I had never heard of Charlie Hebdo before Wednesday 7 January 2015.

Now Charlie Hebdo editor Stéphane “Charb” Charbonnier, seven other employees at the satirical magazine, and twelve other French citizens are dead.

Charlie HebdoThere is no doubt that Charlie Hebdo was rude, brutal, and at times disgusting. I understand the magazine’s desire to shock and awaken people out of complacency. But I am not sure I understand the culture of a magazine that feels the need to go to such grotesque lengths to make its point.

The world is justifiably horrified that cartoonists should be slaughtered simply for drawing pictures even when the pictures are irreverent and deeply offensive.

Is there a point at which political cartooning and social satire slip over into inappropriate hate literature? Did Charlie Hebdo cross a line?

Clearly there is no line that justifies the actions that took place in Paris last Wednesday. Any person who is not directly encouraging hatred and violence should be free to express themselves in whatever way they feel is appropriate to make their point.

So, how should the objects of Charlie Hebdo’s derision respond when they find themselves depicted in the pages of the magazine?

Hugh Schofield at BBC points out that in its early years one of Charlie Hebdo’s

main targets – apart from the police – was the Catholic Church. I’ve seen defecating popes, nuns in sex orgies; nuns in sex orgies defecating on popes.


Schofield goes on to suggest that

at some point the Church quite sensibly gave up complaining.

This is a helpful and wise observation. Having listened honestly to one’s critics, the best response to persistent criticism that is perceived to be inappropriate is simply to ignore it.

But, not everyone seems to be able to come to the place to which the Roman Catholic Church came in relationship to the criticisms leveled against it by Charlie Hebdo. And Schofield is less helpful when he suggests that,

if there is one thing that everyone in the West frets about, it’s Islam; it’s Islamism; it’s our countries’ relationship with Islam; and it’s our fear of what the future holds in a world where Islam – once our neighbour, once our enemy, is now part of us.

Cabu and the others knew this, and their reaction was to say: well if you’re part of us, then think like us, be like us. Understand that there is a difference between mockery and persecution; that words and pictures are only just that; and that part of the deal is that we rise above offence – yes even when its towards our religion.

This sounds like the kind of cultural imperialism that Charlie Hebdo would probably have lampooned with merciless attack – “if you’re part of us, then think like us, be like us.”

The attackers at Charlie Hebdo were French citizens.

Is the kind of conformity for which Mr. Schofield seems to be calling really what is required to be part of French society? How much cultural orthodoxy is demanded in order to fit into the dominant culture of the country one has adopted? There is certainly an irony in any call for allegiance to certain societal norms in response to an attack on a magazine which made its reputation by attacking the values of many respectable groups in French society, including the church and the police force.

The horrific attack on Charilie Hebdo last Wednesday is tragic and inexcusable. However, it does indicate that refusing to listen carefully and communicate sensitively with a portion of any population in one’s country is never a solution.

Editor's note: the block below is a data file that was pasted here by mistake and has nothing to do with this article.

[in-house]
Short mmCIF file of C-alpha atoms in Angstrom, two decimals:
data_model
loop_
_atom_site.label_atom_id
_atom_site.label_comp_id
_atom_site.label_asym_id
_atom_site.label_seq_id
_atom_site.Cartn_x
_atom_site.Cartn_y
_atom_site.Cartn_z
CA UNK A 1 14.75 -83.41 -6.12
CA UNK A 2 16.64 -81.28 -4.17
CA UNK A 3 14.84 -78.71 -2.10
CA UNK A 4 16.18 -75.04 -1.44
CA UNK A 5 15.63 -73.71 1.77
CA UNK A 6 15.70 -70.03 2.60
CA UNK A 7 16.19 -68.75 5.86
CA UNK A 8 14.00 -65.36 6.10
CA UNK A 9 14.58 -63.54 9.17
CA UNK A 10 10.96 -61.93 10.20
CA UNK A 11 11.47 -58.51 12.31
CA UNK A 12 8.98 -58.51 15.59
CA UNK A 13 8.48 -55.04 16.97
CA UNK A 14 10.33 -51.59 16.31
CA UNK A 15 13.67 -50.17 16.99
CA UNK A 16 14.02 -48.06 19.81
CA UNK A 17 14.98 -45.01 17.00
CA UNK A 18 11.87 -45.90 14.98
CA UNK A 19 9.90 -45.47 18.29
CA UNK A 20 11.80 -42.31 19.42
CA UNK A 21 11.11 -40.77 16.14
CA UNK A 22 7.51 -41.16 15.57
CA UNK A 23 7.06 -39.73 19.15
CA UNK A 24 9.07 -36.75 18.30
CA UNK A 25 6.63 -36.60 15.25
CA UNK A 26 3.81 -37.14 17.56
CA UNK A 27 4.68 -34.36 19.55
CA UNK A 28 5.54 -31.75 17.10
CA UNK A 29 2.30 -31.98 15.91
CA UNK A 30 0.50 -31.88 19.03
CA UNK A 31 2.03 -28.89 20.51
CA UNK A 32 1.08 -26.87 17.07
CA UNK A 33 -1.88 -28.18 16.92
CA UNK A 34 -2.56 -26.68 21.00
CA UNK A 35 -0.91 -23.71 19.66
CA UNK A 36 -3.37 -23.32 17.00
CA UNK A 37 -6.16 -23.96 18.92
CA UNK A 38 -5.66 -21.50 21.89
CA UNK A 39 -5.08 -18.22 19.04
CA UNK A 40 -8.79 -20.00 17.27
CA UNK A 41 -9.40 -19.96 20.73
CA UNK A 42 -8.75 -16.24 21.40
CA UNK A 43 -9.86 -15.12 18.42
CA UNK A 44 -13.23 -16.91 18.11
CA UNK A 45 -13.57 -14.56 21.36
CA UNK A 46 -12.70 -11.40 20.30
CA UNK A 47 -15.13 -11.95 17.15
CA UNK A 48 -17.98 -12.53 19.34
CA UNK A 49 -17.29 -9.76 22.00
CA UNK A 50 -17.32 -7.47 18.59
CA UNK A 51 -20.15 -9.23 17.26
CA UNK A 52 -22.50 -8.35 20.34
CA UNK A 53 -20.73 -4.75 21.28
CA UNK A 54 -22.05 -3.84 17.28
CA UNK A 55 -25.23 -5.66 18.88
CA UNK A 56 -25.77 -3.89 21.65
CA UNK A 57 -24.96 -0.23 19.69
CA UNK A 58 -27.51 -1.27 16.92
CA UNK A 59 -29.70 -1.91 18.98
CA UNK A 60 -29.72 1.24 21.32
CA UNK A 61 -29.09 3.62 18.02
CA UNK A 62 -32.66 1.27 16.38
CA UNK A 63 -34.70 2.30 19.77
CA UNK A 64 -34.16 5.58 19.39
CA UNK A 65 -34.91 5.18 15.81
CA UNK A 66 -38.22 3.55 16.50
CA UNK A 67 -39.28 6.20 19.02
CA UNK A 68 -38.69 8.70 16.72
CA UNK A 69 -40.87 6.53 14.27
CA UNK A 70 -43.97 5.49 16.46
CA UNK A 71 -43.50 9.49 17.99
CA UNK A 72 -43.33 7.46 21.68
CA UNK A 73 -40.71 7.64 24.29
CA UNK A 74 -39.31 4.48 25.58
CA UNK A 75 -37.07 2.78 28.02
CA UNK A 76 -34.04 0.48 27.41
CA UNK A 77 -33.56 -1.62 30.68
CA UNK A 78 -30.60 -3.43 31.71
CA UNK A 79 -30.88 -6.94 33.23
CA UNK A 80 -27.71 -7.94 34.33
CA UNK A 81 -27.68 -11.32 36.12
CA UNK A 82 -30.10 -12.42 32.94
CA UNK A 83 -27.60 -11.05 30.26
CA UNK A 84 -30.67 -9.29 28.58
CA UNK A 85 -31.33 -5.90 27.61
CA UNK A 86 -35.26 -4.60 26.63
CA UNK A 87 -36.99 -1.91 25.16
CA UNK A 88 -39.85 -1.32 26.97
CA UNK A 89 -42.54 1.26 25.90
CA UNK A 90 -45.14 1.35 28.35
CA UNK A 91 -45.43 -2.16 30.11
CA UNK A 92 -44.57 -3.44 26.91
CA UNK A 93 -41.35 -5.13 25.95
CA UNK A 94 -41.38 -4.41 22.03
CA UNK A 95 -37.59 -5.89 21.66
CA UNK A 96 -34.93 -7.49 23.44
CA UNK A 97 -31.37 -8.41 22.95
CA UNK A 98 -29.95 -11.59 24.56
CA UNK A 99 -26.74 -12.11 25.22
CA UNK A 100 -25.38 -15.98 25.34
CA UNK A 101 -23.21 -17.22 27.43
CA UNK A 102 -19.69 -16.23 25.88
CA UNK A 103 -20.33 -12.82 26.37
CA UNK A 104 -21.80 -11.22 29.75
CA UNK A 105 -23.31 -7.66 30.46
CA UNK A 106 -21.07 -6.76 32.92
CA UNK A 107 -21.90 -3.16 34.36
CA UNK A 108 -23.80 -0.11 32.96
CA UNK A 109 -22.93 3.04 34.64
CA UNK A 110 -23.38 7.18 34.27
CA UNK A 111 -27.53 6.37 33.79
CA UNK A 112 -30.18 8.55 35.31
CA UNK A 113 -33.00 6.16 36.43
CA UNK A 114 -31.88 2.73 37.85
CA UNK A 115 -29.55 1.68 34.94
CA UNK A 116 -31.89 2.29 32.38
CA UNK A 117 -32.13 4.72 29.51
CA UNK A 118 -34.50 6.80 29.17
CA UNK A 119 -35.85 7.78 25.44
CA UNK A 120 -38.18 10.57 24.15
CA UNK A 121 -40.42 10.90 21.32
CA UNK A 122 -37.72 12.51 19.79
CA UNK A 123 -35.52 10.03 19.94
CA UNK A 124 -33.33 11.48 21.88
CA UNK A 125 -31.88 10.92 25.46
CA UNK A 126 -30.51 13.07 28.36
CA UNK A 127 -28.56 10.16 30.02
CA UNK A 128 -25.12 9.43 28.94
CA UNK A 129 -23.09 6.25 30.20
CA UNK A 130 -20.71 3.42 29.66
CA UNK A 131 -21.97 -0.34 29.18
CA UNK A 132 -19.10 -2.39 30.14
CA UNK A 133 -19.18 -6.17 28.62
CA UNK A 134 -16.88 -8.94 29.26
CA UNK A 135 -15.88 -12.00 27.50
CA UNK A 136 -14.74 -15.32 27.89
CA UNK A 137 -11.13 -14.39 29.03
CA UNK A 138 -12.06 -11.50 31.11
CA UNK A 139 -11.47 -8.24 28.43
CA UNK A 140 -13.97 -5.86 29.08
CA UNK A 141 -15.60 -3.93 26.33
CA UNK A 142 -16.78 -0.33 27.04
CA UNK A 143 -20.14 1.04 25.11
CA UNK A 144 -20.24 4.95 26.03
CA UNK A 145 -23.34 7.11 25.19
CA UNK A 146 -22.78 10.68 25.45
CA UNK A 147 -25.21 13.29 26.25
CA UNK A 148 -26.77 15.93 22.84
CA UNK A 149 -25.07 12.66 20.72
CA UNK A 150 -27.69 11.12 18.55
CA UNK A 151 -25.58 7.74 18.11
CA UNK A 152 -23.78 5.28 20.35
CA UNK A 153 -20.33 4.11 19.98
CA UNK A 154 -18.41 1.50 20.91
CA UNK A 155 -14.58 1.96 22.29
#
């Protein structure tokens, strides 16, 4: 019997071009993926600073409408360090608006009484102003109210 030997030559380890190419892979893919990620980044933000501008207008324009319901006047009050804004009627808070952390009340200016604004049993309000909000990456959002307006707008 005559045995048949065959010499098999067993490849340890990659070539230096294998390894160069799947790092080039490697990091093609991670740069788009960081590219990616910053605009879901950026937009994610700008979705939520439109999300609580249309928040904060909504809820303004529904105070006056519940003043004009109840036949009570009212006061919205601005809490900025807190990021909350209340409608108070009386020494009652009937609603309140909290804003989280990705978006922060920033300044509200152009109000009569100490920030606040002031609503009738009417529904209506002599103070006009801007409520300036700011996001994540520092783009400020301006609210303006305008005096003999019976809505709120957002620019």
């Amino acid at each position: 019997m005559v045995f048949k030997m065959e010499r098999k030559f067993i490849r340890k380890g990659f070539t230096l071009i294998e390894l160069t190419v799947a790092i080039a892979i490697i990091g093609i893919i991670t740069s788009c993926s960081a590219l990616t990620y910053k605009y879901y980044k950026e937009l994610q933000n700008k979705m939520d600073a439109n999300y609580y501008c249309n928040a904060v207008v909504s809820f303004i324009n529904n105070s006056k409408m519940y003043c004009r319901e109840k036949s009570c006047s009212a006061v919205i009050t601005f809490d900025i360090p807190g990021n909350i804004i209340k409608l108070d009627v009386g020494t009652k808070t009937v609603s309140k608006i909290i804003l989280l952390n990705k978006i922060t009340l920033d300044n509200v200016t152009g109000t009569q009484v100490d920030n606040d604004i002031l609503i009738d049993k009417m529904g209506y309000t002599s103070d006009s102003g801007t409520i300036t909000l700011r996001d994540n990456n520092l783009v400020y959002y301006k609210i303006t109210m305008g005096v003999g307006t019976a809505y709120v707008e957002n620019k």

Pew Research estimates that 7.5% of the population of France is Muslim. No doubt the majority of the 4.7 million Muslims living in France are peaceful law-abiding citizens. Unquestionably the killers at Charlie Hebdo did not speak for the majority of Muslims. But there is a portion of the Muslim world who obviously feel deeply disenfranchised and alienated from the dominant culture.

It is unlikely that the best strategy for dealing with those who feel themselves excluded from the mainstream of society is to assert simply that they need to “think like us, be like us.” The tragedy of Charlie Hebdo needs to motivate all of us to ask deep questions in response to the inarticulate scream of terrorist bullets.

How do  we demonstrate respect to people with whom we may disagree?

How can a society embrace groups who hold values that differ from the majority?

How do we preserve freedom within the bounds of maintaining safety for all?


McLean’s columnist Martin Patriquin points out that in France Muslims

account for about 60 per cent of its prison population. Many of Paris’s infamous banlieues are petri dishes of relative poverty and exclusion. French politicians, eager to curry to the public’s favour, have been far too quick in appealing to its baser fears; Nicolas Sarkozy’s outright burqua ban is but one example of this.



thank you Jennifer for this thoughtful link: http://www.theguardian.com/world/ng-interactive/2015/jan/09/joe-sacco-on-satire-a-response-to-the-attacks


easy to sympathize with how he feels, but not sure this is the kind of measured, balanced, wisdom response that is likely to establish lasting peace:

Prime Minister Manuel Valls declared Saturday that France was at war with radical Islam after the harrowing sieges that had led to the deaths of three gunmen and four hostages the day before, and as the authorities mounted a frantic hunt for a suspected accomplice.

“It is a war against terrorism, against jihadism, against radical Islam, against everything that is aimed at breaking fraternity, freedom, solidarity,” Mr. Valls said during a speech in Évry, south of Paris.